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Microsoft and Salesforce lead the pack as AI boom spurs low code push

Investment in generative AI is helping tech giants evolve low code tools to solve automation and optimisation problems.

By Ryan Morrison

Tech giants investing in AI and automation is driving greater adoption of low code tools. Microsoft and Salesforce are among the biggest beneficiaries of this trend, new research says. It comes as another report suggests the global AI sector could be worth $1.3trn within a decade, driven largely part by generative AI.

 Microsoft has invested heavily in generative AI, including adding it to its full product range (Photo: The Art of Pics / Shutterstock.com)
Microsoft has invested heavily in generative AI, including adding it to its full product range (Photo: The Art of Pics / Shutterstock.com)

Low code tools, which give business users with limited technical knowledge the ability to build their own digital systems through simple interfaces, have boomed in popularity in recent years, and the AI revolution is set to accelerate this trend.

Low code + AI = high productivity design tools

The new report on the low-code landscape from tech analysts at GlobalData has found that efforts to embed generative AI into existing products is helping Microsoft and Salesforce gain traction. For Microsoft this is from coupling its Power Automate service with its Azure OpenAI offering, while Salesforce has consolidated its Flow/Automation and Einstein tools into a new Data Cloud platform.

These are among a number of moves to bring foundation model AI into the low-code market, including through code generation tools like Microsoft’s GitHub Copilot. The two companies aren’t alone in expanding into low code, with Azure’s biggest rivals in the public cloud – Amazon‘s AWS and Google Cloud – both offering their own versions.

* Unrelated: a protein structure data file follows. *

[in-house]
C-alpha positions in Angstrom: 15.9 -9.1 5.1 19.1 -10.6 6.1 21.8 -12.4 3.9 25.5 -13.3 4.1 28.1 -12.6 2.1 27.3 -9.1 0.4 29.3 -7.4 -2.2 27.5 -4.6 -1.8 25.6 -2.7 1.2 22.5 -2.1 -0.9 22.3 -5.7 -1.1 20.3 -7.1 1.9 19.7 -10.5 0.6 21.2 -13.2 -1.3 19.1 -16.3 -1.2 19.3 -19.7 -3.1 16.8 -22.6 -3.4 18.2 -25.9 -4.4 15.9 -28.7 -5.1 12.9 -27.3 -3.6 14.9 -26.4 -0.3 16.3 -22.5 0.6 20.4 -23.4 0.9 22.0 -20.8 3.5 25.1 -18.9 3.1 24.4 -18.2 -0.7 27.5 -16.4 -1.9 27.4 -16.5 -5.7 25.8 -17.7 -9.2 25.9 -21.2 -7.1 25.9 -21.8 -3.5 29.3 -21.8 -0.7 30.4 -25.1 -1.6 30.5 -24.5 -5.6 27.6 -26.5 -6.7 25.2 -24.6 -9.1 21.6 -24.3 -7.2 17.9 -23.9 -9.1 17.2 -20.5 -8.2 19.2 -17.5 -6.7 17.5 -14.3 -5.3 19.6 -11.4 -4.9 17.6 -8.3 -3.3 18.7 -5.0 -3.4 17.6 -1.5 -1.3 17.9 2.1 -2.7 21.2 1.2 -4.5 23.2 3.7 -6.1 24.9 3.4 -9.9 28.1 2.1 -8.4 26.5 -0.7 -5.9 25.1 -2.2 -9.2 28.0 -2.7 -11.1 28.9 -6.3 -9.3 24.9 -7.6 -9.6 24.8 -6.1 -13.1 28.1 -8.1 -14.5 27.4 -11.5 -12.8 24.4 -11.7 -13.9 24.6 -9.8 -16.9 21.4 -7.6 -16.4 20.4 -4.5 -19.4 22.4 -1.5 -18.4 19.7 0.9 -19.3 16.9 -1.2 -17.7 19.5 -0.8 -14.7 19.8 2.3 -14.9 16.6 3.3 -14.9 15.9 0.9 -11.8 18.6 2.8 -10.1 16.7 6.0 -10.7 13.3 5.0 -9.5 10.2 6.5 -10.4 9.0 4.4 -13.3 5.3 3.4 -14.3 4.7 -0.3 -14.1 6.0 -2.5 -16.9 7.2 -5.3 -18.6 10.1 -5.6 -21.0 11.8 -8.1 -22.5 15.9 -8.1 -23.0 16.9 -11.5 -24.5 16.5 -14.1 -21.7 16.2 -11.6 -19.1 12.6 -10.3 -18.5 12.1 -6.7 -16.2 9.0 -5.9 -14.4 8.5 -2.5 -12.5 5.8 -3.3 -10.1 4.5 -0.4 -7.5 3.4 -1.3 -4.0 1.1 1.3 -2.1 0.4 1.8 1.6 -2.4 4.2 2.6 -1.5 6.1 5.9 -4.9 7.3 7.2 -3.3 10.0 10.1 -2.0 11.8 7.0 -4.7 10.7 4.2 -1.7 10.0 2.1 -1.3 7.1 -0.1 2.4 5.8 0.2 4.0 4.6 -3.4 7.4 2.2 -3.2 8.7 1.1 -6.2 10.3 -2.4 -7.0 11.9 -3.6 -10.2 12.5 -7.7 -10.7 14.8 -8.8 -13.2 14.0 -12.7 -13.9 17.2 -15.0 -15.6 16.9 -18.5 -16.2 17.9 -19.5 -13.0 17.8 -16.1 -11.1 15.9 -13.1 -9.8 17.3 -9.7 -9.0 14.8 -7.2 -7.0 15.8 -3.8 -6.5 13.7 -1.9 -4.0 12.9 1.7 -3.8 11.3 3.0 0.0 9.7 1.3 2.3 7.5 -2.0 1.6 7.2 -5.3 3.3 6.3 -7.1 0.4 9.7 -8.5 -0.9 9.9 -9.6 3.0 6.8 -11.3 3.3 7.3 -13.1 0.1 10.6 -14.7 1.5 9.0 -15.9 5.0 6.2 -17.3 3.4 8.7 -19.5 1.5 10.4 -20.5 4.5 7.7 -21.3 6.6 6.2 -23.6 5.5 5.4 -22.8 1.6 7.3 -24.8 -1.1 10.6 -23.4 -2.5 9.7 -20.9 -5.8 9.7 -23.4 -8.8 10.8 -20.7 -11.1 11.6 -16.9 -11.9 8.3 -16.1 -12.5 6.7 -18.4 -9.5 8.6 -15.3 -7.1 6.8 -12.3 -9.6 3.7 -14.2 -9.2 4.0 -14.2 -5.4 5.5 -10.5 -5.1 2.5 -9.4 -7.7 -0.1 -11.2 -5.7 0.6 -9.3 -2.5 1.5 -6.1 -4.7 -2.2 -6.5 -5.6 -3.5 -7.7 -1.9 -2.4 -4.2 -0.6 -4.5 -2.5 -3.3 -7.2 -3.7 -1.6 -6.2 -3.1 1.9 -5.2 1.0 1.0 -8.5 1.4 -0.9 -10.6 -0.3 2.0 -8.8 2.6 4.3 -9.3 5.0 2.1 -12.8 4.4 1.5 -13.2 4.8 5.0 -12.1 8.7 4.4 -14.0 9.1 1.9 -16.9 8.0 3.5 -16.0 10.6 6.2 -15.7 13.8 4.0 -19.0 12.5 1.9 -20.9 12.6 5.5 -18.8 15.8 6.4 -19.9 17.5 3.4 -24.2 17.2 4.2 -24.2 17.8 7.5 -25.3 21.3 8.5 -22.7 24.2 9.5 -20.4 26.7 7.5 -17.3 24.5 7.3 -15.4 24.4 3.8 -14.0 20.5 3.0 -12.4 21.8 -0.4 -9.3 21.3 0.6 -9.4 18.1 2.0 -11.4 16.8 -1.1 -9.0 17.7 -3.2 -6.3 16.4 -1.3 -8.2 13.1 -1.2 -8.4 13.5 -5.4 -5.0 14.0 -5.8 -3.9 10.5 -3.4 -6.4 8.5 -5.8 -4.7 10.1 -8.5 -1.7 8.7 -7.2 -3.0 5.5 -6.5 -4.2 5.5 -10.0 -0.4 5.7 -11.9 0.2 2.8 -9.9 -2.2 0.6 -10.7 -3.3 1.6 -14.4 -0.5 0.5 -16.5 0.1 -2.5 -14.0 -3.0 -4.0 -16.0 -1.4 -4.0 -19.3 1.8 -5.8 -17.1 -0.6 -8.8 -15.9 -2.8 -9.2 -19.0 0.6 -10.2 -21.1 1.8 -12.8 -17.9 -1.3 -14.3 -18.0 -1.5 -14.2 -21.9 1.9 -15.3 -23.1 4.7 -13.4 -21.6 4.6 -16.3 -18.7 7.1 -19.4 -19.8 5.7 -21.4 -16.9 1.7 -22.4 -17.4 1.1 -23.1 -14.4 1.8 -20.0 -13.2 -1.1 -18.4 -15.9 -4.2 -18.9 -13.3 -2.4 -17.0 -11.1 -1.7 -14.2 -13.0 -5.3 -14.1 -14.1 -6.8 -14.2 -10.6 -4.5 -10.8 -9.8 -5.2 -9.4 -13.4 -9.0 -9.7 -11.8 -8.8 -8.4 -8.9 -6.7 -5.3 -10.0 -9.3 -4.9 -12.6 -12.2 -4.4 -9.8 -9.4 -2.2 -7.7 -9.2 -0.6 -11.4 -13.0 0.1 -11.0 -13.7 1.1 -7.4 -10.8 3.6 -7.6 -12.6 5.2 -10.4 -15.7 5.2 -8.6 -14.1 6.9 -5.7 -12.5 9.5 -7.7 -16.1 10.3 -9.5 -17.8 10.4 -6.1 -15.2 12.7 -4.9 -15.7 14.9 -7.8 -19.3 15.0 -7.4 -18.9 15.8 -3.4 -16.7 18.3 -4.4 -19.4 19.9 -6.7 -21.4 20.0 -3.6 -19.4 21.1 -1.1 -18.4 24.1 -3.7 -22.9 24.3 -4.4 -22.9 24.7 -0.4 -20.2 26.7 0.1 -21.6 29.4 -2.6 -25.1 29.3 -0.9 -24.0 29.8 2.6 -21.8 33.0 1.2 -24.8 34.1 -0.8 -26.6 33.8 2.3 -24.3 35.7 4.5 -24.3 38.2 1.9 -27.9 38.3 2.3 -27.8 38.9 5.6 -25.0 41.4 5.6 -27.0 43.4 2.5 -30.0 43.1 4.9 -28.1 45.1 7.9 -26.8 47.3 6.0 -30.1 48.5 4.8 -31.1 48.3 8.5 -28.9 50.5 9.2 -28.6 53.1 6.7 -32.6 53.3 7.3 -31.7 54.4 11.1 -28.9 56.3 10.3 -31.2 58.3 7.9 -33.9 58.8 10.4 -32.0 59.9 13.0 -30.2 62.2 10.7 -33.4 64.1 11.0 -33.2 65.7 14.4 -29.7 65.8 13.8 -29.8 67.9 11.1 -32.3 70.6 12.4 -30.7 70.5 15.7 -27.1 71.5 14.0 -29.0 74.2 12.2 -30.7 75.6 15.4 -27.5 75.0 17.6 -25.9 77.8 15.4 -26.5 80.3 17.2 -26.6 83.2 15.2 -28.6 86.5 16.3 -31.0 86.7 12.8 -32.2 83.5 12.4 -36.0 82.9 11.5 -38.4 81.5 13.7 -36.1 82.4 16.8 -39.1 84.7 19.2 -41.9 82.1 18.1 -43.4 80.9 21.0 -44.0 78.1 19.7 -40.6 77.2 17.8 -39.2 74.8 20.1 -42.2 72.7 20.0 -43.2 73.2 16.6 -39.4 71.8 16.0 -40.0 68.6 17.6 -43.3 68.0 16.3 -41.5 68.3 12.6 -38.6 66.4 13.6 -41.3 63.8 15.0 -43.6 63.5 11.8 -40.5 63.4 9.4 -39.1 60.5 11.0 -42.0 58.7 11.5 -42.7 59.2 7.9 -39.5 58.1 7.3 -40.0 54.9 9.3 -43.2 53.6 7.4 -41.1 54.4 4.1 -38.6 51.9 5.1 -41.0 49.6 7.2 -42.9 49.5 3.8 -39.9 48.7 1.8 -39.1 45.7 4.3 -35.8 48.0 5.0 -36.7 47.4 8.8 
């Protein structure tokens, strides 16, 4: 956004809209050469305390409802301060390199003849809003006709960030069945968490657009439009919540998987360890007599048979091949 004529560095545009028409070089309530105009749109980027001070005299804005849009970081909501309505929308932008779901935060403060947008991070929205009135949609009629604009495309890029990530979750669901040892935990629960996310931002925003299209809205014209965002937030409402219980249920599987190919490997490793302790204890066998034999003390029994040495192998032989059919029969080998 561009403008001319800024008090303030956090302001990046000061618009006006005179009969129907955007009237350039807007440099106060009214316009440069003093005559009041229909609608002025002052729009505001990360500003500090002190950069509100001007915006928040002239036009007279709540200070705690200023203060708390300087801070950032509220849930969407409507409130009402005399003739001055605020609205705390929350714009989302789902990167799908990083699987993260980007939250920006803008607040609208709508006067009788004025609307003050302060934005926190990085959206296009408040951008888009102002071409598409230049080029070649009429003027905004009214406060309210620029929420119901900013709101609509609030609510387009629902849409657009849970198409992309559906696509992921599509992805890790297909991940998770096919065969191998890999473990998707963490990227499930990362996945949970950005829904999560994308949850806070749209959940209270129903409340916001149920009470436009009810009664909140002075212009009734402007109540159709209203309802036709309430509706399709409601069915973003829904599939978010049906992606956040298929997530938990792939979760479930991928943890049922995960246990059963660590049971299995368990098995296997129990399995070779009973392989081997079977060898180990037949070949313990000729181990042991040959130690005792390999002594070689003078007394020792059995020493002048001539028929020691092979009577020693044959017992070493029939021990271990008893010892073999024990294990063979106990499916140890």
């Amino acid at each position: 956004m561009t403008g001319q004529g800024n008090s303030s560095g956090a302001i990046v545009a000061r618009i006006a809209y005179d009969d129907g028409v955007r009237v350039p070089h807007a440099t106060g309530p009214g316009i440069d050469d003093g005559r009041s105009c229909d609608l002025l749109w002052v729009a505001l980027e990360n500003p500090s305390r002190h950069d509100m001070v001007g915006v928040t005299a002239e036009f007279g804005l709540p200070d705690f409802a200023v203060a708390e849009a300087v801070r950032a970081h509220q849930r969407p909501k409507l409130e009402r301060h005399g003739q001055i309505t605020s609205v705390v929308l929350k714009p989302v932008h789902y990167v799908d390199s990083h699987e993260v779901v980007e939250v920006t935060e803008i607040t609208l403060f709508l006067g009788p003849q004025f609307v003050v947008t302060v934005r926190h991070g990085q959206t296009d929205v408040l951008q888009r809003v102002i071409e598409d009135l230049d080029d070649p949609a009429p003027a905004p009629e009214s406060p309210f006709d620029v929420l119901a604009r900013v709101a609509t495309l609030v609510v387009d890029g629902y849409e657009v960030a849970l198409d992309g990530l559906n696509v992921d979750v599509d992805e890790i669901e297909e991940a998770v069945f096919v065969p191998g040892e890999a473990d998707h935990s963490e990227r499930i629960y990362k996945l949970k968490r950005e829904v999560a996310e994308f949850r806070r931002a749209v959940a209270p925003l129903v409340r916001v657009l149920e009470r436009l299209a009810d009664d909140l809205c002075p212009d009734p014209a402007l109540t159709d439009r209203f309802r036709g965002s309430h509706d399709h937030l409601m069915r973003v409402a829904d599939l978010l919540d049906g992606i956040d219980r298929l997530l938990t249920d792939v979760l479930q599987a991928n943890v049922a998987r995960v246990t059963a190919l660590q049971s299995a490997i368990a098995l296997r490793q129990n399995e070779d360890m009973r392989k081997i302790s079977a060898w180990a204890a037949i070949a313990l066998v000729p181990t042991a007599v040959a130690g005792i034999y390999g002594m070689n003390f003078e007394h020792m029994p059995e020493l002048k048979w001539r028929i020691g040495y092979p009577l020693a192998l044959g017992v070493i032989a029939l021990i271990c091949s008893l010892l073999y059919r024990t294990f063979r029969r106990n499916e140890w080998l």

Charlotte Dunlap, research director at GlobalData, said the cloud hyperscalers are expanding existing visualisation and automation tools to take advantage of developments in the generative and foundation model AI space. “This is achieved through high-productivity design tools, AI-injected connectors to backend systems, increased use of machine learning models, and intelligent automation technologies,” explained Dunlap. 

Adding foundation model AI and generative AI to low-code tools is helping to eliminate a lot of the baseline coding and scripting that was previously required. This is effectively handed off to the AI to handle, creating simplified tools for the end user. It is also helping to automate operational provisioning within DevOps teams, allowing for more rapid rollouts and updates.

This level of automation is also appearing in tools from companies like Cisco through smart port allocation or simplified security provisioning. Effectively handing off common practices and company requirements to AI and low-code tools, democratising the process.

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“Consolidating these innovations into low-code platforms and solutions helps abstract complex configurations required to react to business events, further automating business processes and enhancing the customer experience,” said Dunlap. 

She added: “It’s not surprising that emerging technologies, including process automation, application security, and observability—whose daunting complexities threaten adoption—are also being coupled with low-code platforms.”

Economic growth from AI

A report by Bloomberg Intelligence predicts the AI industry will see a CAGR of 42% over the next decade, growing from $40bn in 2022 to $1.3trn by 2032. Generative AI tools alone could add $280bn, driven by software revenue including specialised assistants, new infrastructure products and coding copilots.

The biggest beneficiaries of the economic growth from AI will be the cloud hyperscalers, with Nvidia taking the bulk of the hardware growth. This, according to BI, will come as enterprise shifts more workload into the public cloud.

Current spending on generative AI is about 1% of total budget across IT hardware, software services, ad sepdning and gaming, but this is expected to rise to 10% by 2042 driven largely by infrastructure as a service spending for training LLMs.

Mandeep Singh, senior technology analyst at Bloomberg Intelligence and lead author of the report, said the world is on the verse of an explosion of growth in the AI sector that will change the way the technology industry operators. He said AI “is set to become an increasingly essential part of IT spending, ad spending, and cybersecurity as it develops”.

Read more: France wants to become Europe’s capital for AI

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